It’s that time of the year again. Thanksgiving is upon us, and it’s time to flex our culinary muscles. Unfortunately, we’ve never had much luck grilling a whole turkey (not for lack of trying). But, when it comes to deep-frying...well, we’re never going back to roasting, if we’re being totally honest. Today, we’re gonna guide you through the ins-and-outs of frying your own turkey.
Before we proceed, we should say this -- deep frying at home is dangerous. There’s no shortage of fried turkey horror stories out there, and a quick YouTube search for “deep frying turkey fail” can confirm that. So, be extremely, extremely careful when frying a turkey. If you’ve never deep-fried anything before, turkey is not the place to start.
As a rule of thumb, you need to fry your turkey in 350°F degree oil for 3 1/2 minutes per pound.
Aside from the bird itself, you’re gonna want a 5-gallon propane tank, a long-stemmed thermometer, a turkey fryer pot, a propane-fired burner, and the stand the burner sits in. We suspect most Grillaholics out there may already have some of these tools. If not, they can be found easily on Amazon.
Perhaps most importantly, you’ll need space. Outdoor space. Not space in a garage, not space in a toolshed...outdoor space. This is messy work, and oil will splatter. Keep away from anything flammable. We suggest spreading out some old carpet or cardboard in a five-foot radius around your fryer. You should move anything you don’t want oil on at least eight feet away from the fryer.
We probably sound like broken records going on and on about safety, but please...bear with us. When setting up your turkey frying station, be sure to have a fire extinguisher on hand. As well, we suggest long pants and long sleeves. Be sure to set your propane tank as far from the burner as the connections will allow.
Adding the Oil
A good way to figure out how much oil you’ll need is the water trick. Put your turkey in the pot, and fill it with water until the water level is about 3 inches above the turkey. Make sure you have plenty of room above that, too -- oil can expand 10 percent when heated. Mark the water level with a sharpie (on the outside). That’s where you’ll want to fill up to with oil.
Use peanut oil. It’s cheap, it’s flavorless, and it’s what most restaurants use for frying. Plan on buying at least five gallons of oil. Once the oil is in the pot, it should take about half an hour to bring the oil to 375F. When you put the bird in, it’ll drop that temperature down to a perfect 350 degrees.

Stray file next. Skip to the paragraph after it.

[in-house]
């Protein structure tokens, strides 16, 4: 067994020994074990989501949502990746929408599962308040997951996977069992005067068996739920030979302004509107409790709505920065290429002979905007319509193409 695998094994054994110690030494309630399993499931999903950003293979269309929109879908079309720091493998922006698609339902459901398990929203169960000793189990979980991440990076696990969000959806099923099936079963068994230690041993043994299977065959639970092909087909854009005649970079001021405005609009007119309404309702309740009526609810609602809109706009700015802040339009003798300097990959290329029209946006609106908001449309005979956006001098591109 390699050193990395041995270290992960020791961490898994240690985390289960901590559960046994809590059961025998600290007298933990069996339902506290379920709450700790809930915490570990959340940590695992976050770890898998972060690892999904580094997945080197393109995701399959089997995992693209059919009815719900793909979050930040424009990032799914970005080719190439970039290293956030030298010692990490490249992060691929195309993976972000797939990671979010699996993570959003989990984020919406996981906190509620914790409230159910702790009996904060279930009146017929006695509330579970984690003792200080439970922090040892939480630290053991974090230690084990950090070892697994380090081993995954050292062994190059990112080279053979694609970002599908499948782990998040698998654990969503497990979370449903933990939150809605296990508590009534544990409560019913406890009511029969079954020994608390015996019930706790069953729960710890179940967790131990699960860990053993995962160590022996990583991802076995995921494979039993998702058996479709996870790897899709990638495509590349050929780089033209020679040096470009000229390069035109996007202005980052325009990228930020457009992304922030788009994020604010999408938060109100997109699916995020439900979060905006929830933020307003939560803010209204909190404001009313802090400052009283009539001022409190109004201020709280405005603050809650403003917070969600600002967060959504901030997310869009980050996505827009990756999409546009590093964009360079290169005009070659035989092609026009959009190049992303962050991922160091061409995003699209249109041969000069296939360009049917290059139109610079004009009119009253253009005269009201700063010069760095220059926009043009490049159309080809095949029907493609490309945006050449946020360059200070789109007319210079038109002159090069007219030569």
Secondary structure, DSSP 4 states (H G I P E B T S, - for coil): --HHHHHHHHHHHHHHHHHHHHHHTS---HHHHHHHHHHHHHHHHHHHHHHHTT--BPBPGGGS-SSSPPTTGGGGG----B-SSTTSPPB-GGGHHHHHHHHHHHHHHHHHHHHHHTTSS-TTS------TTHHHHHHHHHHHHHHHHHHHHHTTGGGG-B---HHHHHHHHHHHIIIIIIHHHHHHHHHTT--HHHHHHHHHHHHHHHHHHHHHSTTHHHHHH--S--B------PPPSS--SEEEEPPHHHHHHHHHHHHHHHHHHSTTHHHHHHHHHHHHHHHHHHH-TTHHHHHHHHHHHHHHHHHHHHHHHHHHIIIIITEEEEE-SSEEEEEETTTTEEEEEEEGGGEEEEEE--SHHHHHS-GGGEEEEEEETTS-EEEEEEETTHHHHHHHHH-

Prepping the Bird
The jury is still out on whether brining actually helps a bird retain its moisture (but that’s another article entirely). However, it’s generally accepted that brining will allow the bird to cook a bit more quickly. We suggest a 12-hour brine. When that’s done, make sure the bird is dry. That’s going to be absolutely crucial to safely frying a turkey. If your turkey still is packing a lot of moisture, well...you’re gonna have a bad time. We’re talking ‘oil shrapnel firing unstoppably and ruining your Thanksgiving’ level of a bad time.
You can even coat the bird in flour to put a buffer between any remaining moisture and the oil. We also suggest tying the legs and wings to the body of the turkey, so you can get that traditional ‘Thanksgiving bird’ presentation.
Cooking the Bird
After much prep-work, it’s finally time -- time to cook the darn thing. This is the easy part. Put the bird on your spindle, and slowly lower it into your pot of oil. Slowly. We can’t stress that part enough. At 3.5 minutes per pound, you’re probably looking at 45 minutes or an hour of total cook time, depending on the size of your turkey.
Use your thermometer. You’re looking for 165°F in the breast and 180°F in the fattier part of the thigh. It will continue to cook up even after it’s removed from the oil, but safety is key when dealing with poultry.
Finishing the Bird
Surprisingly, you’ll find that fried turkeys are anything but oily. They’ve got a beautifully crisp skin, while also being wonderfully tender on the inside. So, if you want to impress this Thanksgiving...bust out the fryer!